FileMaker 10 looks to be the real deal

Summary:Customers will point to FileMaker's friendly new interface in Version 10. However, some significant improvements in the database's programming support may drive sites to upgrade, according to several FileMaker consultants.

FileMaker 10 looks to be the real deal

Customers will point to FileMaker's friendly new interface in Version 10, for good or bad depending on how welcoming a site is to change. However, some significant improvements in the database's programming support may drive sites to upgrade, according to several FileMaker consultants.

FileMaker is the venerable, cross-platform database for workgroups that started on the Mac and moved over to include Windows way back when. But FileMaker may not get the respect it deserves, first, because it's going up against Microsoft Access, and second, because of its static interface, which has been frozen in time for more than a decade, reminding me of classmates who haven't moved on from the haircut and style of high-school days. FileMaker's interface was once cutting edge, but that was a long time ago.

Still, both of these wrong perceptions should change with the release today of Version 10, which sports a totally rewritten interface, as well as with the realization that the product is used by 70 of the Fortune 100 companies. According to Ryan Rosenberg, FileMaker's vice president of marketing and services, the database outsells Access in a number of non-Mac market segments.

Ryan said the new "modern" interface would avoid the problems for the installed base when Microsoft introduced Ribbon Bar that replaced many menu commands and buttons in MS Office. Instead, FM10 retains all its menus and keystroke commands.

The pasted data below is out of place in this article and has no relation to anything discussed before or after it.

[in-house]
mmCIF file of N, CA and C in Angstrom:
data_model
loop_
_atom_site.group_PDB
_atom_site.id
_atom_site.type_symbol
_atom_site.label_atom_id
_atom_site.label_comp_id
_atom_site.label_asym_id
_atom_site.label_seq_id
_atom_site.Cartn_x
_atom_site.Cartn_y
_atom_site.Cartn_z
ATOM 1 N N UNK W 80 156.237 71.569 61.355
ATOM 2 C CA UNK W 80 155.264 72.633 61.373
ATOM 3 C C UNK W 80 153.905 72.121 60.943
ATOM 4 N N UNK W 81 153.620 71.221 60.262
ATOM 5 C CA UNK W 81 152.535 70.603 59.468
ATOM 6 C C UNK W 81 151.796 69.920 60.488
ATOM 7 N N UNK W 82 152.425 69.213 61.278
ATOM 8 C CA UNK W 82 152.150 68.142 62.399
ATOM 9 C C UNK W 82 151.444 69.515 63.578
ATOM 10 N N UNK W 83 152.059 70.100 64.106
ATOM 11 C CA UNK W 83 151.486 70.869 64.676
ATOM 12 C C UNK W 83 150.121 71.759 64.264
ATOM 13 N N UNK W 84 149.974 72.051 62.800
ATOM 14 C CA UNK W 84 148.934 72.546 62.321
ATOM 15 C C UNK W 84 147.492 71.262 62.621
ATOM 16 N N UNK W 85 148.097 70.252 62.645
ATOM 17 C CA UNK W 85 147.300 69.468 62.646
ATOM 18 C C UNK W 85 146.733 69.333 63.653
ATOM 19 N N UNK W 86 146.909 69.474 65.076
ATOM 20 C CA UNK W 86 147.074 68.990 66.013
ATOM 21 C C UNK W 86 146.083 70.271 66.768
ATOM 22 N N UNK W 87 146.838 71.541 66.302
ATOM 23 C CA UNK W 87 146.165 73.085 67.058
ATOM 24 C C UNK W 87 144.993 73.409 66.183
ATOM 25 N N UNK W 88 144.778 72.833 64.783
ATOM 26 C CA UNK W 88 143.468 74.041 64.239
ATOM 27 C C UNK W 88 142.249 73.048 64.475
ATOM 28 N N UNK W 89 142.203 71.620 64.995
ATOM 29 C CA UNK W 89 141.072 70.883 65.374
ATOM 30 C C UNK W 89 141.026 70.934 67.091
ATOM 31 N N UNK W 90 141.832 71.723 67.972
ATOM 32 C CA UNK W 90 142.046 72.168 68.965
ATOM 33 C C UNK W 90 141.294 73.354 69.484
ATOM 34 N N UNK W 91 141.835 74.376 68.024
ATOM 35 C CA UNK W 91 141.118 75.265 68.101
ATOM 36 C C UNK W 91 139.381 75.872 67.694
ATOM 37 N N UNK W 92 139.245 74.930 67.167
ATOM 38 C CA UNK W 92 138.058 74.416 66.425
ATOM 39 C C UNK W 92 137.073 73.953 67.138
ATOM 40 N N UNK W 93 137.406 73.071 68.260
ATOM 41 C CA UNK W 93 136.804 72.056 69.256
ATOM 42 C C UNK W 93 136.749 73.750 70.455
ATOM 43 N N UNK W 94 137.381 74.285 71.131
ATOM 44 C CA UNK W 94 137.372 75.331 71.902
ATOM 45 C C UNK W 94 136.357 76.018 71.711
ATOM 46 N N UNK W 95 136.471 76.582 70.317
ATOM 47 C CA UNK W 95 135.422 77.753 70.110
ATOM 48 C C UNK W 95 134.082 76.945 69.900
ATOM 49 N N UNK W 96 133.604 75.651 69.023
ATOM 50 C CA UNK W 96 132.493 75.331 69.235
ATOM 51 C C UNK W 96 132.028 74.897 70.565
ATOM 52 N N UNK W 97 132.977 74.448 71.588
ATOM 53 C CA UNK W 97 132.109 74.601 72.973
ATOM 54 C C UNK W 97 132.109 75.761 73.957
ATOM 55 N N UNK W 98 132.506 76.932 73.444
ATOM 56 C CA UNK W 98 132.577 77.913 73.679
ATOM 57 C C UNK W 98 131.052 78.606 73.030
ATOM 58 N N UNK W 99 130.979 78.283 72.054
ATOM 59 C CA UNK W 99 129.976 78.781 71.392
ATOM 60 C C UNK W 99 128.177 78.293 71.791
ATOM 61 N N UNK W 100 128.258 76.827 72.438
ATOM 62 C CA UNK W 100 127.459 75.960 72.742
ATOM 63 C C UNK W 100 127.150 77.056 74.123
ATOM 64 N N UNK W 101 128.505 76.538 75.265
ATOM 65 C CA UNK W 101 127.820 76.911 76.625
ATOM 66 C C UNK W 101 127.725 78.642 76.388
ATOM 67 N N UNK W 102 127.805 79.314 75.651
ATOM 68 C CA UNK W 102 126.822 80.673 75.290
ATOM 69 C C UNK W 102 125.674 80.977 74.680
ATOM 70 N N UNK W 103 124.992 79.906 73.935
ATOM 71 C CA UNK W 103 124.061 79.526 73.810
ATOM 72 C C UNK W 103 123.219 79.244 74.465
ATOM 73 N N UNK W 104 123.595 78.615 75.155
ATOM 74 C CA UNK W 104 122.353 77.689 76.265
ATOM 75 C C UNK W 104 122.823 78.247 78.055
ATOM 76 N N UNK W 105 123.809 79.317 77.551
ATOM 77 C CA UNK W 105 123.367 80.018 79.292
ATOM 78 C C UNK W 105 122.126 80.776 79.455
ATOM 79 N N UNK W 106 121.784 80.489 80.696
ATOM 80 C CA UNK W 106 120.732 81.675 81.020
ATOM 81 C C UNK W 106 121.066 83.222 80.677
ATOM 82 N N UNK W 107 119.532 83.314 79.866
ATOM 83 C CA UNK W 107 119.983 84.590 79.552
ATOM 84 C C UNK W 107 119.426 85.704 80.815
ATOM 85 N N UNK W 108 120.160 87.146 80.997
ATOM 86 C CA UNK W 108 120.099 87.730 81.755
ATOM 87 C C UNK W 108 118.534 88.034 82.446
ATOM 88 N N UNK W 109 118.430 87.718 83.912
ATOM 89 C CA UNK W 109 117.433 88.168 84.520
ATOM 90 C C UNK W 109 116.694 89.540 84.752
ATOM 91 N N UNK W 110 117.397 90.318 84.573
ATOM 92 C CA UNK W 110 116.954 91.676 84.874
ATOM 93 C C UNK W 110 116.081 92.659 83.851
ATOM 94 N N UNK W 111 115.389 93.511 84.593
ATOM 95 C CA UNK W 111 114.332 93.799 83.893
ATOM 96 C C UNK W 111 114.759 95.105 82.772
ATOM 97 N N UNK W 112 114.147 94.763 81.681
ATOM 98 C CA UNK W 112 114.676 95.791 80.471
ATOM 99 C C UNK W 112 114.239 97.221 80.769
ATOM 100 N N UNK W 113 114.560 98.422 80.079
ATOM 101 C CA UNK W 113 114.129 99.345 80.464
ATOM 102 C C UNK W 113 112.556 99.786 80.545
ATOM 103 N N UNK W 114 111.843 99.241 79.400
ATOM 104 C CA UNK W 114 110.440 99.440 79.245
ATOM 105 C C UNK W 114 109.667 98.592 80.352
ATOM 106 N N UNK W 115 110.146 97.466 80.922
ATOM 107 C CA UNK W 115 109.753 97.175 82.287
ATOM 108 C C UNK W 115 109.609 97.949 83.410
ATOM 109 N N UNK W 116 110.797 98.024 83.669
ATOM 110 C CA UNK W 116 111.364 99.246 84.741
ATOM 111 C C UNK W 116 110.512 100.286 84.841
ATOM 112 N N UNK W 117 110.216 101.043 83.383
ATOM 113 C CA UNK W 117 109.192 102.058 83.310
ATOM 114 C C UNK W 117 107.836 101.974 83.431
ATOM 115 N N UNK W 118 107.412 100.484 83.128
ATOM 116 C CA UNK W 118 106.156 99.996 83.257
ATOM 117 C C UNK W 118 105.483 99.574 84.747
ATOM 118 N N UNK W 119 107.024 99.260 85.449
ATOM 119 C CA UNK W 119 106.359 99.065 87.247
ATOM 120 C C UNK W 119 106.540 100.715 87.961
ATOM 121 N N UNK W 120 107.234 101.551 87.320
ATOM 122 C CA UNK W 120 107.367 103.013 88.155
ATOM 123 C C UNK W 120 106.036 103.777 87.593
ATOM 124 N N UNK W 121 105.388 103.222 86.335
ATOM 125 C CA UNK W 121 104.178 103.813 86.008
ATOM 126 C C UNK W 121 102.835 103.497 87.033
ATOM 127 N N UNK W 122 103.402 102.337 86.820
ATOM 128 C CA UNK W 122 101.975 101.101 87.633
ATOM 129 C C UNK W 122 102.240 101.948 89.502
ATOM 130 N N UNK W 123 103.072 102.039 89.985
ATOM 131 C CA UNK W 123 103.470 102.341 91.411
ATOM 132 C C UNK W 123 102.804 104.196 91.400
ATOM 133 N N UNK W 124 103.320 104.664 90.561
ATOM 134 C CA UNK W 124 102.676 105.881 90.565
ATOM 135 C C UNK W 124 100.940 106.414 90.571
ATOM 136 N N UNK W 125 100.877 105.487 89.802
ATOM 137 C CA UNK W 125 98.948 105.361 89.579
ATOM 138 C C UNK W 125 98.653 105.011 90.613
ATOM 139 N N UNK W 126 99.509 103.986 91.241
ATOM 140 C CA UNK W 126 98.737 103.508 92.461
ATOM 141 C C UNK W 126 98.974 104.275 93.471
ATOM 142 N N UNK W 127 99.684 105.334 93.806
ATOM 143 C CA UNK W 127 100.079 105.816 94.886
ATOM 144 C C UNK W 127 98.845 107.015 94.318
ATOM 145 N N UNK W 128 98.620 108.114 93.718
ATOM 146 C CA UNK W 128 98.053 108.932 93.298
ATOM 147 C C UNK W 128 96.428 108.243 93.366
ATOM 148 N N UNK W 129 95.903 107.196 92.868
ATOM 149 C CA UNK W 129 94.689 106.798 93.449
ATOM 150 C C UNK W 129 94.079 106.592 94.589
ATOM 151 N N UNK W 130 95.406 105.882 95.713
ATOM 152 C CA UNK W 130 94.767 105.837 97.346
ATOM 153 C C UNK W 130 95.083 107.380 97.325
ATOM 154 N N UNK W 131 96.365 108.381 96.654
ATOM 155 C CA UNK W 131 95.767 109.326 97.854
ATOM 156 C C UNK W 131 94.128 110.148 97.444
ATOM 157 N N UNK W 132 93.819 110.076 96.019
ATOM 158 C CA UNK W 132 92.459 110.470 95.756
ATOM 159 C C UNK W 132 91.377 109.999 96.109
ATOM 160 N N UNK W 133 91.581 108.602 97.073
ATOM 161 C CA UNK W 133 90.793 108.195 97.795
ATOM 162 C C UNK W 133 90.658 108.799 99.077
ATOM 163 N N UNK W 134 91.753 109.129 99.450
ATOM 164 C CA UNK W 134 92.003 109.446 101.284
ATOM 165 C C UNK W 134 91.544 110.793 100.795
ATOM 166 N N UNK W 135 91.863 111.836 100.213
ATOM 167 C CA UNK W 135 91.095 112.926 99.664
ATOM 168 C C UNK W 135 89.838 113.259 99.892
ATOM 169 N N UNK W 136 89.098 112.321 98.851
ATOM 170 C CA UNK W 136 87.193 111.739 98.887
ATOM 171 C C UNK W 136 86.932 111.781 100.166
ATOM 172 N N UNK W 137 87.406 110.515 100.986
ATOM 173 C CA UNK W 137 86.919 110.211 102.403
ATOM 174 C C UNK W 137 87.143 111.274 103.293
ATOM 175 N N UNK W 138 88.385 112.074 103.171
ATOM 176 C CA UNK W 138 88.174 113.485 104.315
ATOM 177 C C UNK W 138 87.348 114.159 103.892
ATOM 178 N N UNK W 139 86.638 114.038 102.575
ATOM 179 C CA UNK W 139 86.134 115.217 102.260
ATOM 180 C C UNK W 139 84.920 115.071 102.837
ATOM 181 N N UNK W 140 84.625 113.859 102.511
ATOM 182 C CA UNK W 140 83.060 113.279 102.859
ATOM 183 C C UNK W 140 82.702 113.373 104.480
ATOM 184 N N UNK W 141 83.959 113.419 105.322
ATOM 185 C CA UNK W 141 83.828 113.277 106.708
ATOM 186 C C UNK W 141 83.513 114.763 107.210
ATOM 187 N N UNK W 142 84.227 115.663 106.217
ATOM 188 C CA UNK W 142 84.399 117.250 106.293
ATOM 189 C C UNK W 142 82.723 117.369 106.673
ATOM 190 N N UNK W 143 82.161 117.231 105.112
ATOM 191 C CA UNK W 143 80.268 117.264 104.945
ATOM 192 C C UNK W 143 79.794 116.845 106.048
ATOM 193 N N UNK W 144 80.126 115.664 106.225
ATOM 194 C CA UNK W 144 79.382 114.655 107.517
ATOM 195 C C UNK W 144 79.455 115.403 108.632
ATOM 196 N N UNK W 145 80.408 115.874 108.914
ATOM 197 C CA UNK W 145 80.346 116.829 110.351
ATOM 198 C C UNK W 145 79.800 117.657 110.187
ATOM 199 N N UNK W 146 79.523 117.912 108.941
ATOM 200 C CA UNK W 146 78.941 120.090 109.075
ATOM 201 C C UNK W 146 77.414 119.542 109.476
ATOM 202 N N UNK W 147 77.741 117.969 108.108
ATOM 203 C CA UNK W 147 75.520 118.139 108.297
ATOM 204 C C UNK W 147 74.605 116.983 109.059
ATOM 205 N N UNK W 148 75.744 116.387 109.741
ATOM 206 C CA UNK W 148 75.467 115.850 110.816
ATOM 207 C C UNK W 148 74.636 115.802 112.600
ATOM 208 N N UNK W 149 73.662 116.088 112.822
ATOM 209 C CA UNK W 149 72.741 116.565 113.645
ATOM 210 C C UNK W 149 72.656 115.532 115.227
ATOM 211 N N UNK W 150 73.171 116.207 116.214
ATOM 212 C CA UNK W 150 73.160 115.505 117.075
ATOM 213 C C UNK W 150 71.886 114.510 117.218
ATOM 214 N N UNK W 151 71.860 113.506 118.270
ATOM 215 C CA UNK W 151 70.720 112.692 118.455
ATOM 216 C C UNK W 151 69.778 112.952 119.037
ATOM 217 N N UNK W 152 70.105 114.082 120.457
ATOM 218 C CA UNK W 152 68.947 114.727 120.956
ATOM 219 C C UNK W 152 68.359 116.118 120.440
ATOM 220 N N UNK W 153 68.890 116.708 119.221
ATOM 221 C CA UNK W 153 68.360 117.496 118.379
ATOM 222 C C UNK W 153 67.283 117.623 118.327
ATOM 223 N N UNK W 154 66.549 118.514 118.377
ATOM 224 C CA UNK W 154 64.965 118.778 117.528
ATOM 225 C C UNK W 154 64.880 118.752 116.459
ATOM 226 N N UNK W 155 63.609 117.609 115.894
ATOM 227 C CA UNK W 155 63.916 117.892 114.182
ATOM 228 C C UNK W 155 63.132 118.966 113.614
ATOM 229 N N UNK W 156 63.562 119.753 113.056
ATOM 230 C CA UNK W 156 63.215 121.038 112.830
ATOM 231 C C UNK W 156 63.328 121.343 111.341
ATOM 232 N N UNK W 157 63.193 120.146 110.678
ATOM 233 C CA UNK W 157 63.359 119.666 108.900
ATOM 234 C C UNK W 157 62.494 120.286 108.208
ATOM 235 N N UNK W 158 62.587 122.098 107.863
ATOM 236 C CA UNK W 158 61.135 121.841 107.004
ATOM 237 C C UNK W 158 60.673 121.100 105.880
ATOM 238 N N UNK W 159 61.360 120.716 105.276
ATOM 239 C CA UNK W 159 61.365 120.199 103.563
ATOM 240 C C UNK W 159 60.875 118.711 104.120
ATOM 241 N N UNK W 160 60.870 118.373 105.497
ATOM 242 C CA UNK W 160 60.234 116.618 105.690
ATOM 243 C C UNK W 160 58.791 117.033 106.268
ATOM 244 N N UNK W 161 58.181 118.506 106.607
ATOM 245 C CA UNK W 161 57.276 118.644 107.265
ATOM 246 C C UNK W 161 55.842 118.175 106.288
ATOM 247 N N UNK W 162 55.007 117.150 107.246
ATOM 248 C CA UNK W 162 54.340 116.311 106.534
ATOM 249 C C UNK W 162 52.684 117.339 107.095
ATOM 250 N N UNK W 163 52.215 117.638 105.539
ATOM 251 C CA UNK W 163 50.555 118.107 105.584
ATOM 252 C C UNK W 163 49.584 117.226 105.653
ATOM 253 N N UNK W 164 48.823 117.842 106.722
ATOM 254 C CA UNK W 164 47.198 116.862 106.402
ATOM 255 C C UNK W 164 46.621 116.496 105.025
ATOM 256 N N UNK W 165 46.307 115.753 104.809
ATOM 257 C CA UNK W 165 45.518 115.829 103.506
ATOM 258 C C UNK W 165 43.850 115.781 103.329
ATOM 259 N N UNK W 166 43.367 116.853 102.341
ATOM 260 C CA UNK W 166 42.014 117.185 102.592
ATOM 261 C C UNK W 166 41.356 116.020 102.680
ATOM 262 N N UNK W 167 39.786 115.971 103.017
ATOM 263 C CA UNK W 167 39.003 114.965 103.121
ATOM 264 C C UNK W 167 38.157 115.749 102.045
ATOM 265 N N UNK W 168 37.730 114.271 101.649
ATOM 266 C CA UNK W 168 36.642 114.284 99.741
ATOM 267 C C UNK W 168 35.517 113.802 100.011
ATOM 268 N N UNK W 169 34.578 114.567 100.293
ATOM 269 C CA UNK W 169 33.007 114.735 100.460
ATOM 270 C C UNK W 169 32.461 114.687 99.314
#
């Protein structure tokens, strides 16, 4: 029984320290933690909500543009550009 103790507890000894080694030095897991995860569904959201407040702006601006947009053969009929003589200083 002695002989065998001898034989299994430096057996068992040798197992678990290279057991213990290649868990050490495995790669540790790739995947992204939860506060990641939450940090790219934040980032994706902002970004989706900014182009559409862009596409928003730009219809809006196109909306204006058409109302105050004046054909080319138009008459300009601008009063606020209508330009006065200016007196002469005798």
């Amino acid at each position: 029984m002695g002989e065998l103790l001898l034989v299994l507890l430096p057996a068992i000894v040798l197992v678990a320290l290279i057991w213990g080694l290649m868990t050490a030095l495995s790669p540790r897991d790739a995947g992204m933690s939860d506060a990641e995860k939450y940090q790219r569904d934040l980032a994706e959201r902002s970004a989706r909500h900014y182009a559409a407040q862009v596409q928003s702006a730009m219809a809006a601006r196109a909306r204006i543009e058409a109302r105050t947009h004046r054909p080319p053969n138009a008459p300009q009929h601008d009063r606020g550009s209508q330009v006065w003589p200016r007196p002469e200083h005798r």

"It's all compatible. There is no file format change and that was tricky. Compatibility that was a big reason that [the update] took a while]. We had to make sure that we nailed it," Ryan said.

There are many themes that customers can apply to their databases. According to Ryan, "beauty matters" for data entry and analysis. If users accept the interface, it can improve compliance.

However, a couple of longtime FileMaker developers I spoke with said a better interface wouldn't necessarily drive upgrades.

"My main client is still stuck on [Version] 6," said one developer, who declined attribution. "[The interface improvements] might be worth it, but the upgrade fees really add up," he continued.

A single user license of FileMaker Pro 10 costs $299; the upgrade from versions 8 to 9 are $179 and upgrades from Version 7 and earlier is the full $299 price, the company said.

However, what excited them were the many new script trigger conditions for when entering or exiting fields or scheduling events. For example, FM10 will run scripts automatically when users enter a field with the cursor, or when a layout becomes active. Developers can use this to easily improve data input with auto-correction, something that was much more difficult before.

"This means you can really build an app with it," said another db consultant who specializes in FileMaker. "These interface limitations have had to be coded around forever."

This might get his client to converts, he said.

In addition, I bet they will also appreciate the new embedded mail service that can talk directly to an SMTP server. In the past, all email had to be routed to the host's mail client, clogging up the Sent Mail log with merge mail blasts.

Version 10 looks to have the feature set that can spark an upgrade cycle, even in these tough times.

Topics: Storage, Data Centers, Data Management, Enterprise Software, Hardware, Software

About

David Morgenstern has covered the Mac market and other technology segments for 20 years. In the recent past, he founded Ziff-Davis' Storage Supersite, served as news editor for Ziff Davis Internet and held several executive editorial positions at eWEEK. In the 1990s, David was editor of Ziff Davis' award-winning MacWEEK news publication a... Full Bio

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